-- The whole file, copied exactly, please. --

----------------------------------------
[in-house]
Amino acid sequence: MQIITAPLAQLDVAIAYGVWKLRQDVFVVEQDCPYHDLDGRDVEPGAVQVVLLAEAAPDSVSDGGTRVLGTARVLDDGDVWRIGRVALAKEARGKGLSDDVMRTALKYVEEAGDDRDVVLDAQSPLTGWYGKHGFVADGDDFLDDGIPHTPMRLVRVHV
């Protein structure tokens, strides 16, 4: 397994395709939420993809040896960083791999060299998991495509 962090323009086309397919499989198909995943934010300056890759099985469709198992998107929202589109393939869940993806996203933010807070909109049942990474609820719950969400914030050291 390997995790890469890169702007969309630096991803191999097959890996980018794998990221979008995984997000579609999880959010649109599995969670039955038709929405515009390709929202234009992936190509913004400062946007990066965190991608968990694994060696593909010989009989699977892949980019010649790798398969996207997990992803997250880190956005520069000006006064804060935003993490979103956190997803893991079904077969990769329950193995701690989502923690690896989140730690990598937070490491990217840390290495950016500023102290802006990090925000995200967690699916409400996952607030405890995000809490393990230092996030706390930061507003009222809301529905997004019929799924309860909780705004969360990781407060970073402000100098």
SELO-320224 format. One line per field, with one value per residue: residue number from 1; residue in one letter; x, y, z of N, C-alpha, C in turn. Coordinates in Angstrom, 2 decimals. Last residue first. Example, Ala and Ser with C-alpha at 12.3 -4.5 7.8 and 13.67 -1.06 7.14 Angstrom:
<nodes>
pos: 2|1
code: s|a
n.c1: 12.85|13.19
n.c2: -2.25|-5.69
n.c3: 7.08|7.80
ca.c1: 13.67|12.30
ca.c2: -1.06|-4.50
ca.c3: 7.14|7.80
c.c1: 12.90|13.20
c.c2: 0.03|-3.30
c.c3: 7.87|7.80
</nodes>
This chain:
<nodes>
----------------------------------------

[in-house]
Amino acid sequence: MQIITAPLAQLDVAIAYGVWKLRQDVFVVEQDCPYHDLDGRDVEPGAVQVVLLAEAAPDSVSDGGTRVLGTARVLDDGDVWRIGRVALAKEARGKGLSDDVMRTALKYVEEAGDDRDVVLDAQSPLTGWYGKHGFVADGDDFLDDGIPHTPMRLVRVHV
């Protein structure tokens, strides 16, 4: 397994395709939420993809040896960083791999060299998991495509 962090323009086309397919499989198909995943934010300056890759099985469709198992998107929202589109393939869940993806996203933010807070909109049942990474609820719950969400914030050291 390997995790890469890169702007969309630096991803191999097959890996980018794998990221979008995984997000579609999880959010649109599995969670039955038709929405515009390709929202234009992936190509913004400062946007990066965190991608968990694994060696593909010989009989699977892949980019010649790798398969996207997990992803997250880190956005520069000006006064804060935003993490979103956190997803893991079904077969990769329950193995701690989502923690690896989140730690990598937070490491990217840390290495950016500023102290802006990090925000995200967690699916409400996952607030405890995000809490393990230092996030706390930061507003009222809301529905997004019929799924309860909780705004969360990781407060970073402000100098």
SELO-320224 format. One line per field, with one value per residue: residue number from 1; residue in one letter; x, y, z of N, C-alpha, C in turn. Coordinates in Angstrom, 2 decimals. Last residue first. Example, Ala and Ser with C-alpha at 12.3 -4.5 7.8 and 13.67 -1.06 7.14 Angstrom:
<nodes>
pos: 2|1
code: s|a
n.c1: 12.85|13.19
n.c2: -2.25|-5.69
n.c3: 7.08|7.80
ca.c1: 13.67|12.30
ca.c2: -1.06|-4.50
ca.c3: 7.14|7.80
c.c1: 12.90|13.20
c.c2: 0.03|-3.30
c.c3: 7.87|7.80
</nodes>
This chain:
<nodes>